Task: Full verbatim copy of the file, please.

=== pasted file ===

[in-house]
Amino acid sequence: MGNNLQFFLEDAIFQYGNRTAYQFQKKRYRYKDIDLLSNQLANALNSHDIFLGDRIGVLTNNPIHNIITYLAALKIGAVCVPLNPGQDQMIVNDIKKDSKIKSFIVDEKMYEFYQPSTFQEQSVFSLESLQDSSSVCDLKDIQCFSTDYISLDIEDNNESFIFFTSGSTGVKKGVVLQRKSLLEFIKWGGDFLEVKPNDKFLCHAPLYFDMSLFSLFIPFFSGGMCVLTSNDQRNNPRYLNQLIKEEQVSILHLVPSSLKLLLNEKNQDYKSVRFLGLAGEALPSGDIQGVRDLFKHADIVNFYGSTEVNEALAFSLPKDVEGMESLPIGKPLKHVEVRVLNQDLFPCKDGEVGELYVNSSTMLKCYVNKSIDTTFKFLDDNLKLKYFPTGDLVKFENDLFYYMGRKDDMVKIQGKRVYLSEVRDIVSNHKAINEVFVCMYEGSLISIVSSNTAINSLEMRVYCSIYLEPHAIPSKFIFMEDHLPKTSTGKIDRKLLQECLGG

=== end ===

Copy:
[in-house]
Amino acid sequence: MGNNLQFFLEDAIFQYGNRTAYQFQKKRYRYKDIDLLSNQLANALNSHDIFLGDRIGVLTNNPIHNIITYLAALKIGAVCVPLNPGQDQMIVNDIKKDSKIKSFIVDEKMYEFYQPSTFQEQSVFSLESLQDSSSVCDLKDIQCFSTDYISLDIEDNNESFIFFTSGSTGVKKGVVLQRKSLLEFIKWGGDFLEVKPNDKFLCHAPLYFDMSLFSLFIPFFSGGMCVLTSNDQRNNPRYLNQLIKEEQVSILHLVPSSLKLLLNEKNQDYKSVRFLGLAGEALPSGDIQGVRDLFKHADIVNFYGSTEVNEALAFSLPKDVEGMESLPIGKPLKHVEVRVLNQDLFPCKDGEVGELYVNSSTMLKCYVNKSIDTTFKFLDDNLKLKYFPTGDLVKFENDLFYYMGRKDDMVKIQGKRVYLSEVRDIVSNHKAINEVFVCMYEGSLISIVSSNTAINSLEMRVYCSIYLEPHAIPSKFIFMEDHLPKTSTGKIDRKLLQECLGG